Pro-Beijing political parties were expected to do well in Hong Kong's district councilor elections yesterday, with the democracy issue getting a low profile as the economy thrives.
When the former British colony returned to Chinese rule in 1997 it was granted a wide degree of autonomy and a pledge that it would ultimately be allowed to directly elect all its legislators and its leader.
Only half of the legislature is now elected, however, and the territory's top leader or chief executive is chosen by a group of 800 Beijing loyalists.
Hong Kong democrats have demanded a faster pace of political reform, while more conservative parties, such as the Democratic Alliance for the Betterment and Progress of Hong Kong, believe Beijing should set the timetable.
Yesterday's election of about 400 councilors is seen as a test of the opposition democrats' appeal amid an economic upturn, low unemployment and a robust stock market, ahead of more important legislative polls next year.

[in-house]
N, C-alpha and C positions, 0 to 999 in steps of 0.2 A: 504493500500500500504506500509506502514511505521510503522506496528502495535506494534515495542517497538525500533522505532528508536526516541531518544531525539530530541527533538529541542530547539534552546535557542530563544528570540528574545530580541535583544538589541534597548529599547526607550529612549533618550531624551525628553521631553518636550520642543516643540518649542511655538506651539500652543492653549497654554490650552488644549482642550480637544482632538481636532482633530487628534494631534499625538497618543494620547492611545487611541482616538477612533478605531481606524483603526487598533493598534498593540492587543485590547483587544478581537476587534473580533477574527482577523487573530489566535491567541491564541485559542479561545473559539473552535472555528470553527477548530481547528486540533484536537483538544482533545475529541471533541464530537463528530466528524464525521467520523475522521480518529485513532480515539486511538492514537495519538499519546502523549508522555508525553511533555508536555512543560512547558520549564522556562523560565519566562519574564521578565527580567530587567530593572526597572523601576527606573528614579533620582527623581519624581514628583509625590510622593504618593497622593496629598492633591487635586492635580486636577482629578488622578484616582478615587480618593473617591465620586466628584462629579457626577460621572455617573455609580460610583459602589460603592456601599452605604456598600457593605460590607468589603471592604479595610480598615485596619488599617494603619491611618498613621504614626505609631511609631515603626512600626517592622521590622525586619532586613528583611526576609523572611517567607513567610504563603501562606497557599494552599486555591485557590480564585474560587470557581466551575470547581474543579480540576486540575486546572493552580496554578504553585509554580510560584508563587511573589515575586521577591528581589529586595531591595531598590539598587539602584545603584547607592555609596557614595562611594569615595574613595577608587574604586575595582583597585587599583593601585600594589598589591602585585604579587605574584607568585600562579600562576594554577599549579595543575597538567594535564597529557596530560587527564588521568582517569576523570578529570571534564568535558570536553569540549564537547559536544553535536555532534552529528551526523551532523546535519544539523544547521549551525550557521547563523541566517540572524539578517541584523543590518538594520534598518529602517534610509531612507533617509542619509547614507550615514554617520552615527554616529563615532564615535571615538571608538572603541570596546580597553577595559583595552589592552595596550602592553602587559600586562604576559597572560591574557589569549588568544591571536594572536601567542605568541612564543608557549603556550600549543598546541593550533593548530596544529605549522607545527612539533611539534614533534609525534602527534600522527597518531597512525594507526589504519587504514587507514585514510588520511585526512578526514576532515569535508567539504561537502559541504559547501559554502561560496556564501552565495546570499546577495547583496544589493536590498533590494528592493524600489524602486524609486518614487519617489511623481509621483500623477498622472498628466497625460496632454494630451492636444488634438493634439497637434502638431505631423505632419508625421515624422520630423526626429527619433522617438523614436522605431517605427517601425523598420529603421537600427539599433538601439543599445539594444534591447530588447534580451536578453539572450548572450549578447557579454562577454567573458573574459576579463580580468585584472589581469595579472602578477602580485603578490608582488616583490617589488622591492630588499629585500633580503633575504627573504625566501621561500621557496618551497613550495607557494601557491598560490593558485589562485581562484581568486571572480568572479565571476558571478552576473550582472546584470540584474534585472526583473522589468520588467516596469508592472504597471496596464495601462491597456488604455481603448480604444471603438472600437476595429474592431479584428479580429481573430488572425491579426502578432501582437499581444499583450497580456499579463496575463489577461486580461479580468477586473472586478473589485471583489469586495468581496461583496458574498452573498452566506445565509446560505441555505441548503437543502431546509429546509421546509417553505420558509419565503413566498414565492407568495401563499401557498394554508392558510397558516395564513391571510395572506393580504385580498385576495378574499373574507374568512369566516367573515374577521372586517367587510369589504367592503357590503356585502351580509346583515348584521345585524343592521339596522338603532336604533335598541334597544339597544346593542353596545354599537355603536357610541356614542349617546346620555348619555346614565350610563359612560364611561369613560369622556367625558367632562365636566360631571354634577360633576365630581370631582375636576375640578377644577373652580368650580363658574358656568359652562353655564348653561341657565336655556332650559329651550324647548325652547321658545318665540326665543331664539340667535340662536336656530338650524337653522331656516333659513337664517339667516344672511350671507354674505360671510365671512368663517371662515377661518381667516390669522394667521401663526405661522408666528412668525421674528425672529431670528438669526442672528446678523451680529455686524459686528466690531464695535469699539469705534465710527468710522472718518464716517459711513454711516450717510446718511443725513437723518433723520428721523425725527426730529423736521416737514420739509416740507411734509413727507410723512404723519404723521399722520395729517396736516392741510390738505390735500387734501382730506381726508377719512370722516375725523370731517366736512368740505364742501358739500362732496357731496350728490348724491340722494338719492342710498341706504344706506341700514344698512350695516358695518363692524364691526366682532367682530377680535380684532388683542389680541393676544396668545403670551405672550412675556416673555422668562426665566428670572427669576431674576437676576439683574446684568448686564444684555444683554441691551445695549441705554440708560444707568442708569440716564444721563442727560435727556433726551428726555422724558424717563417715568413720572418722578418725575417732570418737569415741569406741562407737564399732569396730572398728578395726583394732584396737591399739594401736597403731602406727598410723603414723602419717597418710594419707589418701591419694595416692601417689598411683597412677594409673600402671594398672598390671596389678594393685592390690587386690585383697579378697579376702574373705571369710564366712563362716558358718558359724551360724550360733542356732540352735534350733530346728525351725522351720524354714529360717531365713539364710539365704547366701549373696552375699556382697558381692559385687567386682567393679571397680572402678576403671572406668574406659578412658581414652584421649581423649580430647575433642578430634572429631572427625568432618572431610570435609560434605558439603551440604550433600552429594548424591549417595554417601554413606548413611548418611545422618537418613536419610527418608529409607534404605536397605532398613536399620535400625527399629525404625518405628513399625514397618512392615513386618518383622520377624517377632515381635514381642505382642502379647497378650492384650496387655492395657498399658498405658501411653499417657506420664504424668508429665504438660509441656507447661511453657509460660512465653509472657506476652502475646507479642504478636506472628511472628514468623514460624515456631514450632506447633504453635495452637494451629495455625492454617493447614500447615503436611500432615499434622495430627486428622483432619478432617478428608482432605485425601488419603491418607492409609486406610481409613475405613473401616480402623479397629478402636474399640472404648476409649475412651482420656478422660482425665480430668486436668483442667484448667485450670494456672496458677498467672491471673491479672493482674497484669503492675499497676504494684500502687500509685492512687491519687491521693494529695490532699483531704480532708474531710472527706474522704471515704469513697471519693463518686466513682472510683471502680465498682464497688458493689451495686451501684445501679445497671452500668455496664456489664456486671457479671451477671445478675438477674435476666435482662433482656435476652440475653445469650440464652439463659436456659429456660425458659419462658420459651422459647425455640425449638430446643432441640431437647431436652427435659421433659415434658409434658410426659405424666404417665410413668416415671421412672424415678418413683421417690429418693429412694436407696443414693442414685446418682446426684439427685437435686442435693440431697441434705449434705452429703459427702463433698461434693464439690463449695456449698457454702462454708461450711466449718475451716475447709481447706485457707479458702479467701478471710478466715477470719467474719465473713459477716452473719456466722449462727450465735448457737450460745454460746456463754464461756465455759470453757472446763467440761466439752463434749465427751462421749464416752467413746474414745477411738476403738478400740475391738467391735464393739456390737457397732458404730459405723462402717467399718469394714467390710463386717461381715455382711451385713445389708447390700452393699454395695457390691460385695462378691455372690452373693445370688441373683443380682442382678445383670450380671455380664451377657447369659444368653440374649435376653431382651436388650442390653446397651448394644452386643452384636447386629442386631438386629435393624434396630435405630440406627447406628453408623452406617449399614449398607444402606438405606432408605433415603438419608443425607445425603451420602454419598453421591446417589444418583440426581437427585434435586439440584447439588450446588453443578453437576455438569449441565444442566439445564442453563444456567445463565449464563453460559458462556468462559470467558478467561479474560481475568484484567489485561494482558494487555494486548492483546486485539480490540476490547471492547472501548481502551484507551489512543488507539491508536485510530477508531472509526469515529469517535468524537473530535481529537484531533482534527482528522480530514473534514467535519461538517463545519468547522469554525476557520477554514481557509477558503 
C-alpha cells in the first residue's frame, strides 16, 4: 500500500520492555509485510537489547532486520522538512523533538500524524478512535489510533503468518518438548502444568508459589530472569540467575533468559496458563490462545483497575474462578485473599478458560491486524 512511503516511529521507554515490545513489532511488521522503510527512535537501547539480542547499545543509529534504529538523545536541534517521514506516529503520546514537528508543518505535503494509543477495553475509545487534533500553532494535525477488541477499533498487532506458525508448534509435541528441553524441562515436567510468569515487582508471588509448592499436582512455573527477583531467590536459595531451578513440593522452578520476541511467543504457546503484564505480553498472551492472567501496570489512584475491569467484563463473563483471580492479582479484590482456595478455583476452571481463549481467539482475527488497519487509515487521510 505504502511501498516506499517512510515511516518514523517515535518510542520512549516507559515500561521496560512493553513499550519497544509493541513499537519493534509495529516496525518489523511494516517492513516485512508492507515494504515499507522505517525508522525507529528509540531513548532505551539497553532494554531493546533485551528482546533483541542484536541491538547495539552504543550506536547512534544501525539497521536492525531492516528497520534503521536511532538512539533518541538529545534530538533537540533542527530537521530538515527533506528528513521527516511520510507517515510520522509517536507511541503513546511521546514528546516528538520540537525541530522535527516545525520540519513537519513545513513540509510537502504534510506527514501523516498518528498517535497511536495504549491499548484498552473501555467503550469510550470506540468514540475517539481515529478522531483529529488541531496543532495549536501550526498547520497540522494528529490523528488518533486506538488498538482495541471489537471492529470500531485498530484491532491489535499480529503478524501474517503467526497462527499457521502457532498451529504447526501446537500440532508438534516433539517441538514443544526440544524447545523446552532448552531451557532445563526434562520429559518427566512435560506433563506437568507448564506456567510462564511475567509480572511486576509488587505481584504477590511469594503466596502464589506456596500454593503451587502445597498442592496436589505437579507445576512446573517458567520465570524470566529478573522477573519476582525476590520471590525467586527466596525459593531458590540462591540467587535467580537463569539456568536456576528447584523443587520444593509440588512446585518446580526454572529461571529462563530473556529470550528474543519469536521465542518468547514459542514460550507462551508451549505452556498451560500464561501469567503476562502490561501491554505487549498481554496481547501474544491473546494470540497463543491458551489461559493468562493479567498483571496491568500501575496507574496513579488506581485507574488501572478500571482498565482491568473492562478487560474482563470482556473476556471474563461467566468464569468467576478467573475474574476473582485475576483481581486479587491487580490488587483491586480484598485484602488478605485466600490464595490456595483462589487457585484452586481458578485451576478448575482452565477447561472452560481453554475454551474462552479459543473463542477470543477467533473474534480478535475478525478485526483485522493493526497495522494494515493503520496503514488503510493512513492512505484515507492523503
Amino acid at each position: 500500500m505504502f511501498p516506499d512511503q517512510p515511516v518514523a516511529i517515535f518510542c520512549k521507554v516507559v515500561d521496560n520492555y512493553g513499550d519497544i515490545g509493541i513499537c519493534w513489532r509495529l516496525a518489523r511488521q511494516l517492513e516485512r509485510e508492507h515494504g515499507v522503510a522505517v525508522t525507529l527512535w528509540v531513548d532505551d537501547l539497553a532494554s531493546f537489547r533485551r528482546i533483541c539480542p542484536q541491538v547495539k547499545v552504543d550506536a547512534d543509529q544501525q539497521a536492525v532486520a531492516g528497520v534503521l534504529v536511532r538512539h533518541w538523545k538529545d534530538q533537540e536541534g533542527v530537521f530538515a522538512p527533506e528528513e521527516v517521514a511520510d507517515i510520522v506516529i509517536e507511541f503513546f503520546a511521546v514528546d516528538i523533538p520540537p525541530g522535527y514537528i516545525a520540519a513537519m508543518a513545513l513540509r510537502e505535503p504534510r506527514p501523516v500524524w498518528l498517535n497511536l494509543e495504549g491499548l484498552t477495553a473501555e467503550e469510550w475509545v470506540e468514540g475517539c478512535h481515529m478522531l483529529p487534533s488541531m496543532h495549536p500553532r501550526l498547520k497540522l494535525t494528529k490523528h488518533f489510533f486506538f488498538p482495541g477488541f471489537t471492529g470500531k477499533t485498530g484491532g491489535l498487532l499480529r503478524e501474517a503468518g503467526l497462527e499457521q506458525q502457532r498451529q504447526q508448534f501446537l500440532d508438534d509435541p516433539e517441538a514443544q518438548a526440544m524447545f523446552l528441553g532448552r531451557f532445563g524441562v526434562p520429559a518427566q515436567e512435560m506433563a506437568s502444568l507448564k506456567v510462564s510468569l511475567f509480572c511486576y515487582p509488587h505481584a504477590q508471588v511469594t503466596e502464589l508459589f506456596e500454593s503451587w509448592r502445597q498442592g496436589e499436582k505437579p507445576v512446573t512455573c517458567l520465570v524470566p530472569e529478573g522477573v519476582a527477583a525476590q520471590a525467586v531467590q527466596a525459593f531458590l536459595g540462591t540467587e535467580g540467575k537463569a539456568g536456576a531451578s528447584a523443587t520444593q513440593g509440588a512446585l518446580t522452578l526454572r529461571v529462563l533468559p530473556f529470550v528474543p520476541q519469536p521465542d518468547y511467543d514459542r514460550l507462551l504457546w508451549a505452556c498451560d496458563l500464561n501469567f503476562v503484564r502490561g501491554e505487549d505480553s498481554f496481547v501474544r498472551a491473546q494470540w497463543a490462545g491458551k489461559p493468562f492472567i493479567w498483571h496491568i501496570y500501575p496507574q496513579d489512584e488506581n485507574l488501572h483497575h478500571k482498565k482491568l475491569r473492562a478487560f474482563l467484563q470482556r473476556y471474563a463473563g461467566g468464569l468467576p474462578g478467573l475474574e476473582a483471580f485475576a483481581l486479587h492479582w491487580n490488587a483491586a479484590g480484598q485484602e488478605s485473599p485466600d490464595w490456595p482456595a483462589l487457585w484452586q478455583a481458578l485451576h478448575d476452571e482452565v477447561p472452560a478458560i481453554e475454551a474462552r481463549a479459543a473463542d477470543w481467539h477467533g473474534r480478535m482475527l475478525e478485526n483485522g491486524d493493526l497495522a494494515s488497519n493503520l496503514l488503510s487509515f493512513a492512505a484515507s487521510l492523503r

"Traditionally, people vote for the opposition when they are unhappy with the government. This year, because the political and economic situation is normal, democratic reform is off the agenda and voters will be focused on services in their community," said Li Pang-kwong (李彭廣), a political analyst at Lingnan University.
Li said that with Hong Kong reaping the benefits of China's surging economy, it was unlikely voters would want to upset Beijing by voting in more liberal or radical councilors, as they did in the last district election in 2003.
Hong Kong was then struggling to recover from the devastating SARS outbreak, an economic slump and the government's aborted attempt to push through a despised anti-subversion bill.
Voters then showed their dissatisfaction by handing the Democrats a landslide victory.
This time the democracy issue appeared to play a minor role. A Hong Kong University poll reported 84 percent of voters saying they would choose a candidate for his or her ability to handle livelihood issues, rather than political alliance.
Analysts said that with its deep pockets and extensive network of support, the main pro-Beijing party would probably recover most of its 2003 losses.
Democrat Party founder Martin Lee (李柱銘) said: "If our supporters come out in droves, then we will see a win. If they don't, then our opponents will win."
Nearly 900 candidates were competing for 364 seats on a committee that advises the government on local issues. About 3 million people out of Hong Kong's population of 7 million were eligible to vote. Results are expected today.